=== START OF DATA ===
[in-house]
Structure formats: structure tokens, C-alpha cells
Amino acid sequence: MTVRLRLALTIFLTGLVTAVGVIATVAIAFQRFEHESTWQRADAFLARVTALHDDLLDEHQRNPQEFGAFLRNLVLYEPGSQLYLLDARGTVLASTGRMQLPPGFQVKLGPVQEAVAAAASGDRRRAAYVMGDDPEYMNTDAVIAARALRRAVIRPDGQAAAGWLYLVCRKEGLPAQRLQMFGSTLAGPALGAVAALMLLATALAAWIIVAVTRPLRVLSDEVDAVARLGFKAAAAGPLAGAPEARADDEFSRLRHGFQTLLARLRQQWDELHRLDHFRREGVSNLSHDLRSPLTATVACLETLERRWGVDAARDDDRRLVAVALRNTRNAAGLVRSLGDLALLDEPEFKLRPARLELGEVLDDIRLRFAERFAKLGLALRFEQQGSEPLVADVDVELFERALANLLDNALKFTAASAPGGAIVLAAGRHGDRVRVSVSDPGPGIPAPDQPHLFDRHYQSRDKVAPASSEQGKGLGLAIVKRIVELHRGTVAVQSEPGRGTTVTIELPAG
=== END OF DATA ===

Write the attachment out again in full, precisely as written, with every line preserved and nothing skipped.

[in-house]
Structure formats: structure tokens, C-alpha cells
Amino acid sequence: MTVRLRLALTIFLTGLVTAVGVIATVAIAFQRFEHESTWQRADAFLARVTALHDDLLDEHQRNPQEFGAFLRNLVLYEPGSQLYLLDARGTVLASTGRMQLPPGFQVKLGPVQEAVAAAASGDRRRAAYVMGDDPEYMNTDAVIAARALRRAVIRPDGQAAAGWLYLVCRKEGLPAQRLQMFGSTLAGPALGAVAALMLLATALAAWIIVAVTRPLRVLSDEVDAVARLGFKAAAAGPLAGAPEARADDEFSRLRHGFQTLLARLRQQWDELHRLDHFRREGVSNLSHDLRSPLTATVACLETLERRWGVDAARDDDRRLVAVALRNTRNAAGLVRSLGDLALLDEPEFKLRPARLELGEVLDDIRLRFAERFAKLGLALRFEQQGSEPLVADVDVELFERALANLLDNALKFTAASAPGGAIVLAAGRHGDRVRVSVSDPGPGIPAPDQPHLFDRHYQSRDKVAPASSEQGKGLGLAIVKRIVELHRGTVAVQSEPGRGTTVTIELPAG